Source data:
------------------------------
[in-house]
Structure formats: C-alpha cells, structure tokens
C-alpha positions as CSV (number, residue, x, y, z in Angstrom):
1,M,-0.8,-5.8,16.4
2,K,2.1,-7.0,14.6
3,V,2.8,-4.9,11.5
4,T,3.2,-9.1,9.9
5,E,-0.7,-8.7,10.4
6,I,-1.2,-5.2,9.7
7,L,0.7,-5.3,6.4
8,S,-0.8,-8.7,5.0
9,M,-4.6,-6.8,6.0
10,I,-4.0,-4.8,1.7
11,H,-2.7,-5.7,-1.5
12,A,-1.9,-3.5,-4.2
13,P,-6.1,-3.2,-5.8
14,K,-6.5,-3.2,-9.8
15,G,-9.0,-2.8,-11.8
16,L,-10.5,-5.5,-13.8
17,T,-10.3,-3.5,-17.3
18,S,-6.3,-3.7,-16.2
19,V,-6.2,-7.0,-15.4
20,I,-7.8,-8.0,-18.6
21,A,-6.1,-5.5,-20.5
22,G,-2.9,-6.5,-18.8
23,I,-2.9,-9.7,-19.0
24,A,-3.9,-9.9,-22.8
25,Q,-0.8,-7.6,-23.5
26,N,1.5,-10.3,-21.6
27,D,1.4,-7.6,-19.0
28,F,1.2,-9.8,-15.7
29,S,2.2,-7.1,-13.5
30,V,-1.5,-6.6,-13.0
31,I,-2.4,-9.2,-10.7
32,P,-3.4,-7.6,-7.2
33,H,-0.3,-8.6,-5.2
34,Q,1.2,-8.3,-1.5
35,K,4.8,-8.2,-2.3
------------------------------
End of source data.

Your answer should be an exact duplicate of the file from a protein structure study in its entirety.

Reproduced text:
[in-house]
Structure formats: C-alpha cells, structure tokens
C-alpha positions as CSV (number, residue, x, y, z in Angstrom):
1,M,-0.8,-5.8,16.4
2,K,2.1,-7.0,14.6
3,V,2.8,-4.9,11.5
4,T,3.2,-9.1,9.9
5,E,-0.7,-8.7,10.4
6,I,-1.2,-5.2,9.7
7,L,0.7,-5.3,6.4
8,S,-0.8,-8.7,5.0
9,M,-4.6,-6.8,6.0
10,I,-4.0,-4.8,1.7
11,H,-2.7,-5.7,-1.5
12,A,-1.9,-3.5,-4.2
13,P,-6.1,-3.2,-5.8
14,K,-6.5,-3.2,-9.8
15,G,-9.0,-2.8,-11.8
16,L,-10.5,-5.5,-13.8
17,T,-10.3,-3.5,-17.3
18,S,-6.3,-3.7,-16.2
19,V,-6.2,-7.0,-15.4
20,I,-7.8,-8.0,-18.6
21,A,-6.1,-5.5,-20.5
22,G,-2.9,-6.5,-18.8
23,I,-2.9,-9.7,-19.0
24,A,-3.9,-9.9,-22.8
25,Q,-0.8,-7.6,-23.5
26,N,1.5,-10.3,-21.6
27,D,1.4,-7.6,-19.0
28,F,1.2,-9.8,-15.7
29,S,2.2,-7.1,-13.5
30,V,-1.5,-6.6,-13.0
31,I,-2.4,-9.2,-10.7
32,P,-3.4,-7.6,-7.2
33,H,-0.3,-8.6,-5.2
34,Q,1.2,-8.3,-1.5
35,K,4.8,-8.2,-2.3